Last month, ERI announced that it has completed Service Organization Control (SOC) 2 certification, becoming the only SOC 2 certified e-waste recycler in the industry. It sounds great, but what does it really mean to be a SOC compliant ITAD vendor?

 Every business and industry around the world keeps client records. Many businesses today are supported by several if not dozens of other vendors and companies. A store has payment processors, inventory software, web hosting companies, Customer Relationship Management software (CRMs), payroll/accounting software, etc. You have a hospital or medical office with web hosting companies, billing/insurance software, payroll/accounting software, CRMs, medical records storage and management, etc.

All of the information these different systems and vendors collect must be kept safe from theft. It’s a legal requirement to protect clients’ or patients’ private information. The vendors or companies that provide software or hardware have a responsibility to also protect that sensitive information. Service Organization Control (SOC) compliance from the American Institute of Certified Public Accountants (AICPA) is important for that very reason.

 Understanding the Basics of SOC Compliance

 Companies that go through SOC compliance make a promise that they use tools and measures to keep private information secure. And, there are several different types of SOC so companies need to understand the best SOC reports to gain to prove they’re trustworthy, ethical, and credible. After proving they meet the Trust Services Criteria, they’ll receive the appropriate SOC compliance certification.

  • SOC 1 – Applies to organizations that manage financial records like bank loans, insurance claims, investments, mortgage companies, and payroll.
  • SOC 2 – Applies to service organizations in areas outside of finance that produce intangible goods, such as eCommerce vendors and SaaS.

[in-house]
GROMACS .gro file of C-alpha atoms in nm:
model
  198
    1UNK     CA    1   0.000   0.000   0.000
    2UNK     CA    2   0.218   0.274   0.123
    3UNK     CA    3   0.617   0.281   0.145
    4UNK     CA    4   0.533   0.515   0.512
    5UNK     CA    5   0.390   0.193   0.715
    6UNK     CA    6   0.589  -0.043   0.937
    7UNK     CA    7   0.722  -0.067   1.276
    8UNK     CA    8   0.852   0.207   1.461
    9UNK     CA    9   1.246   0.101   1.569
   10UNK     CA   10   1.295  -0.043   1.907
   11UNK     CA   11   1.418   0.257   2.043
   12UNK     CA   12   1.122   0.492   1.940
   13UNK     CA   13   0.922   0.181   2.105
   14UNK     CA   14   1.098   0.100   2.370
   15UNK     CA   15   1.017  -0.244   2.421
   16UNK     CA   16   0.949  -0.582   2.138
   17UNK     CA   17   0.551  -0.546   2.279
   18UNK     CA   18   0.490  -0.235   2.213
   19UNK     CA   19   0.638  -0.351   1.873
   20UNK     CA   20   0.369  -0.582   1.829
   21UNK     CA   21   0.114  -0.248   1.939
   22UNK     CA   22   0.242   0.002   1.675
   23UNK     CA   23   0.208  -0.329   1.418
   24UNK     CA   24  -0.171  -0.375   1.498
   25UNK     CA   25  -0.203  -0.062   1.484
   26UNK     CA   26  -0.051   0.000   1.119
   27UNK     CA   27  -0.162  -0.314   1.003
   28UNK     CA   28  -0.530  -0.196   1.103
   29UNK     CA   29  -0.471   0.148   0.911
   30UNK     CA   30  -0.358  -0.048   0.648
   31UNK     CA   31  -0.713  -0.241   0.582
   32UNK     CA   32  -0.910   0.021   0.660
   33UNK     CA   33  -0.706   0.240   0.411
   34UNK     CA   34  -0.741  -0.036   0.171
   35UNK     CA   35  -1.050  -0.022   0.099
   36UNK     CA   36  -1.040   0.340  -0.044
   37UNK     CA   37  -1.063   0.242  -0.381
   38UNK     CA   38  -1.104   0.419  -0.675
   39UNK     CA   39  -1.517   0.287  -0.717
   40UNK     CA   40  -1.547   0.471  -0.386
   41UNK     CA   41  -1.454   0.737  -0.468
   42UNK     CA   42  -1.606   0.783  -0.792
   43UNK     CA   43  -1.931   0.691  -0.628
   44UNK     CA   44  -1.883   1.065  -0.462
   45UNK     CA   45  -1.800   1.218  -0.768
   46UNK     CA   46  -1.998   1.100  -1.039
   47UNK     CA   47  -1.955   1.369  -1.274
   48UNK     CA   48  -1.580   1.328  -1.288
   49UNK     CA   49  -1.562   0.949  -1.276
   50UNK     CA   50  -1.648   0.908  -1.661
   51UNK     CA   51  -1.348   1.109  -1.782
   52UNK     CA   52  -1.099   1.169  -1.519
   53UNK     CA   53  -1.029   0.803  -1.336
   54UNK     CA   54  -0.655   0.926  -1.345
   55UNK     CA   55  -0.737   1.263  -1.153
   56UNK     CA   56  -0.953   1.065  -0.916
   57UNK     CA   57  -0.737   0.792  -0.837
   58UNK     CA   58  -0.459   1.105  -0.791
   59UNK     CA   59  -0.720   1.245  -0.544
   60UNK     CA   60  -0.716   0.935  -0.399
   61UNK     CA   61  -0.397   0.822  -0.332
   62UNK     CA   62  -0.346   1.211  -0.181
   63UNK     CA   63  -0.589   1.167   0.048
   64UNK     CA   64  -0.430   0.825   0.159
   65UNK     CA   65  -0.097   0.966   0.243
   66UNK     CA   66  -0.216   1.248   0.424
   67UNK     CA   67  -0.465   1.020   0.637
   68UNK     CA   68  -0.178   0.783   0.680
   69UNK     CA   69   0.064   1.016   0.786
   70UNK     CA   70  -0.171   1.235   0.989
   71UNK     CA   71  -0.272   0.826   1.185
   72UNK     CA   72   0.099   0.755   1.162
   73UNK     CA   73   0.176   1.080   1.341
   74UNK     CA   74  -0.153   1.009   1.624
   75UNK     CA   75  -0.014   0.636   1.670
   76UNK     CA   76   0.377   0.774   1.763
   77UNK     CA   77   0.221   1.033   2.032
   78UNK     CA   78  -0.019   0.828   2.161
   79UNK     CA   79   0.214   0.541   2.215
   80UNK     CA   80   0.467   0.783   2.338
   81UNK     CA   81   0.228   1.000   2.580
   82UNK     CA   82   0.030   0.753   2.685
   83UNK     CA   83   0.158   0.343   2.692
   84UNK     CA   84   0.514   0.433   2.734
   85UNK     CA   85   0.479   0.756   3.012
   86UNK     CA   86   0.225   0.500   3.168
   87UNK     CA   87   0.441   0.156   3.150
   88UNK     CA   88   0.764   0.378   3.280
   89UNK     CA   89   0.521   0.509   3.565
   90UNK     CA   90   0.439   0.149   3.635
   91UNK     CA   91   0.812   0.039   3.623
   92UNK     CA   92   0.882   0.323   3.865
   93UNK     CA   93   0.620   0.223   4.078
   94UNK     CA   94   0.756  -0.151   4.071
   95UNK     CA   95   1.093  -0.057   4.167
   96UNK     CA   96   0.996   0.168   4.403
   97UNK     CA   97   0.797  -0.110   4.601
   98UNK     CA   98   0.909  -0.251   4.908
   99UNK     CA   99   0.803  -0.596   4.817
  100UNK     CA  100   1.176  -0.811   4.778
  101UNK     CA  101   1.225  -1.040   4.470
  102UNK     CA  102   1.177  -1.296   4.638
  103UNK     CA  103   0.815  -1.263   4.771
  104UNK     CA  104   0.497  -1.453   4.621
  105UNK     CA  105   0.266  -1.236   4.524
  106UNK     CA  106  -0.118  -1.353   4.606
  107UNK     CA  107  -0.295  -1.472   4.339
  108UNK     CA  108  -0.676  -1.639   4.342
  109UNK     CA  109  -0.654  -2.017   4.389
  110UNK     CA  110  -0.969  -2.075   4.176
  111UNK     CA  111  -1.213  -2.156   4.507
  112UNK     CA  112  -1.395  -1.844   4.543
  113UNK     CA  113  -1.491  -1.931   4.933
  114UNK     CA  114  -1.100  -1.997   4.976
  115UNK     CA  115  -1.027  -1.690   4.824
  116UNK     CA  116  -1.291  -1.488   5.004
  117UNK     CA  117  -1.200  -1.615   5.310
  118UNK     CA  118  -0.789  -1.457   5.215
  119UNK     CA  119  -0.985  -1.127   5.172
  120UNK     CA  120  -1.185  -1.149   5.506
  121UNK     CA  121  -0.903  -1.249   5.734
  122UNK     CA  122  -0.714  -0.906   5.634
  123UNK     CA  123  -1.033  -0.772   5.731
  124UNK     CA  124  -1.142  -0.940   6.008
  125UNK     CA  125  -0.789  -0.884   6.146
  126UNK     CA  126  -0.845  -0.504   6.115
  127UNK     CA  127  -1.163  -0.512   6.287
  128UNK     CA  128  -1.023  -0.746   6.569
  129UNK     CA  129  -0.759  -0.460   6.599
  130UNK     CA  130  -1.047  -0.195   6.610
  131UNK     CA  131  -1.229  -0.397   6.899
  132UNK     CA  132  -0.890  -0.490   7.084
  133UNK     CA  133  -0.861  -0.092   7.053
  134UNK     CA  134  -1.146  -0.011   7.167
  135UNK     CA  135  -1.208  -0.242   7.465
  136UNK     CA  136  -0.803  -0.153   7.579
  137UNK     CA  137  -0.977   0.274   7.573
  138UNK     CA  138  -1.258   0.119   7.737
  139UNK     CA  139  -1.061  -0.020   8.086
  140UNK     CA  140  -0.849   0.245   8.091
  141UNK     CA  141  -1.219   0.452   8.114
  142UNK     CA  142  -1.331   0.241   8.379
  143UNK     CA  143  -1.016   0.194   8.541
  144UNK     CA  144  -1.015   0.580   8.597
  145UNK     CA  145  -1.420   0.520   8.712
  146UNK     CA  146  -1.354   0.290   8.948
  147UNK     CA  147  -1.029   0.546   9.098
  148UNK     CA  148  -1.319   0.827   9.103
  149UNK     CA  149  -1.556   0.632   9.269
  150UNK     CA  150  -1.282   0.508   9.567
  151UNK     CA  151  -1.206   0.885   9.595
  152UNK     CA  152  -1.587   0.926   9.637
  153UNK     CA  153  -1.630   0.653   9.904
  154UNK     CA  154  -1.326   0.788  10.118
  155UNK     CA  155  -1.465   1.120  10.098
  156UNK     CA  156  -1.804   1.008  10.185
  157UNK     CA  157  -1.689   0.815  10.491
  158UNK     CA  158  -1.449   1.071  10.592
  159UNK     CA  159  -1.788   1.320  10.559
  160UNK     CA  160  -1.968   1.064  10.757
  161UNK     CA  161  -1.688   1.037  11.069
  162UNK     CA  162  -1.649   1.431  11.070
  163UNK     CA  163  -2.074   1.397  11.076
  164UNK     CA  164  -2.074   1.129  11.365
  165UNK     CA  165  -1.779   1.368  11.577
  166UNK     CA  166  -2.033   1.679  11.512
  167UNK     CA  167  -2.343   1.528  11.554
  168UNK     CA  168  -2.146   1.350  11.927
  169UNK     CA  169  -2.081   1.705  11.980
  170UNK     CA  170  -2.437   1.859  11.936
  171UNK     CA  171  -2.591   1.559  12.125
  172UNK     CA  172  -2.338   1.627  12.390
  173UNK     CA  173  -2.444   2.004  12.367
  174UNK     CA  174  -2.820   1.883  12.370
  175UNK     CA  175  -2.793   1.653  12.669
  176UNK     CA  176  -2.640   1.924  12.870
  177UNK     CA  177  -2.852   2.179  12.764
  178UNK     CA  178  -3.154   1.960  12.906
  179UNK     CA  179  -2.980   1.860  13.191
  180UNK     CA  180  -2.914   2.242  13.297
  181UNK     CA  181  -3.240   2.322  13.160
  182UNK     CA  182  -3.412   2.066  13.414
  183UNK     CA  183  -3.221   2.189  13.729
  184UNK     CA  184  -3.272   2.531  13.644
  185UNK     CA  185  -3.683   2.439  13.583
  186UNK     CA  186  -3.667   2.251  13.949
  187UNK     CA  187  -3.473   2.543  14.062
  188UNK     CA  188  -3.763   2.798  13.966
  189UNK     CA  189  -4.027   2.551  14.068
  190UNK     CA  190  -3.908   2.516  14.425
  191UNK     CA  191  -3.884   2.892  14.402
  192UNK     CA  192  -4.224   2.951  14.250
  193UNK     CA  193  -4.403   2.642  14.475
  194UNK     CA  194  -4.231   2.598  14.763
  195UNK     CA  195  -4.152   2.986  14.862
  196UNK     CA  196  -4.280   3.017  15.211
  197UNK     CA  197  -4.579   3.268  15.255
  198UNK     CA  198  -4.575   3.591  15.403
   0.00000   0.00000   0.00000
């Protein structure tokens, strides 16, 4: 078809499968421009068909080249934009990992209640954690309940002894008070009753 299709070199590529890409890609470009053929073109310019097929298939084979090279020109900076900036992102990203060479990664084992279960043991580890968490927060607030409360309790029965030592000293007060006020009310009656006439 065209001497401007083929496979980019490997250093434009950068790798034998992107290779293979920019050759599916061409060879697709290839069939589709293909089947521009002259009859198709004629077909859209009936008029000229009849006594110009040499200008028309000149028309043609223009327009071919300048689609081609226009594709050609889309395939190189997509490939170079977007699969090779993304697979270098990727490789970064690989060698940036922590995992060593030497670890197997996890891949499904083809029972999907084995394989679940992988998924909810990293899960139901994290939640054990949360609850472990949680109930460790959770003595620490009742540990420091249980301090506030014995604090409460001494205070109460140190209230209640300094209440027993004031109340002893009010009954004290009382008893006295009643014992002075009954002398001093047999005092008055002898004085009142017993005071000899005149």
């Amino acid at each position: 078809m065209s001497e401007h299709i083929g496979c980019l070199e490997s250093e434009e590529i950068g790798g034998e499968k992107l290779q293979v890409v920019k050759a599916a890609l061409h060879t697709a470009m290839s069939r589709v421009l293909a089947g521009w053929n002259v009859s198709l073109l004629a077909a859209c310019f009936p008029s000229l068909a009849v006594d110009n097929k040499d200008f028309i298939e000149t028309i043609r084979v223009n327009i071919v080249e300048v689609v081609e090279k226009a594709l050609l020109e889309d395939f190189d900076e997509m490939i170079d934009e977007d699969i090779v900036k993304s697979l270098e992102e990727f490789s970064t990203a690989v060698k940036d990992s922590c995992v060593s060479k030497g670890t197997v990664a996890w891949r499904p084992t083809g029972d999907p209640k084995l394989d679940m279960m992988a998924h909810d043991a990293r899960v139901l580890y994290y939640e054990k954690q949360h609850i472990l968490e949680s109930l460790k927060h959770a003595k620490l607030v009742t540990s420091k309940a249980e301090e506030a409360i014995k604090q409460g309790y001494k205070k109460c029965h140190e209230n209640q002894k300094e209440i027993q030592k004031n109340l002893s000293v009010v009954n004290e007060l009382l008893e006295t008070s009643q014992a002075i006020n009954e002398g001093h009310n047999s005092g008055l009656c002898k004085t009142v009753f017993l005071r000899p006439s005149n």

• SOC 3 – You may know it as WebTrust and is similar to SOC 2 but it’s more for marketing/general use, while SOC 2 has a limited audience due to restricted use of the reports.
  • SOC for Cybersecurity – Cybersecurity Risk Management Reporting Framework that reports on an organization-wide risk management program regarding cybersecurity.
  • SOC for Supply Chain – This one is for distributors, manufacturers, and producers.

Take a Deep Dive Into SOC 2 Certification

SOC 2 reports are a guarantee that a business or service meets the four or five AICPA Trust Services Categories: Security, Availability, Confidentiality and/or Privacy, and Processing Integrity. This certification is voluntary, but a company that is SOC 2 certified has taken an extra step to prove to others that they’re serious about protecting their clients’ private information.

Security – All systems, information, and storage equipment are protected from unauthorized access, no information is disclosed without authorization, and any damaged or broken equipment must be handled in a way that also remains secure and protects privacy.

  • Availability – Systems and information must be readily available for use and operation and meet the promised objectives.
  • Confidentiality – Information that is confidential meets the legal and organizational requirements to stay private from prying eyes and unauthorized users.
  • Privacy – Any personal information that is collected, stored, used, shared, or disposed of is handled in ways that meet legal and organizational requirements.
  • Processing Integrity – System processing happens in a timely, accurate, and complete manner and meets the organization’s objectives.

There are SOC 2 Type 1 and SOC 2 Type 2 reports. Type 1 involves a manager’s description of systems and controls that prove that the company’s measures are designed to meet, if not exceed, all of the Trust Services Categories at that time. There’s also SOC 2 Type 2 that looks at the same criteria, but the audit covers a length of time to show how effective the system and controls have been over an extended period.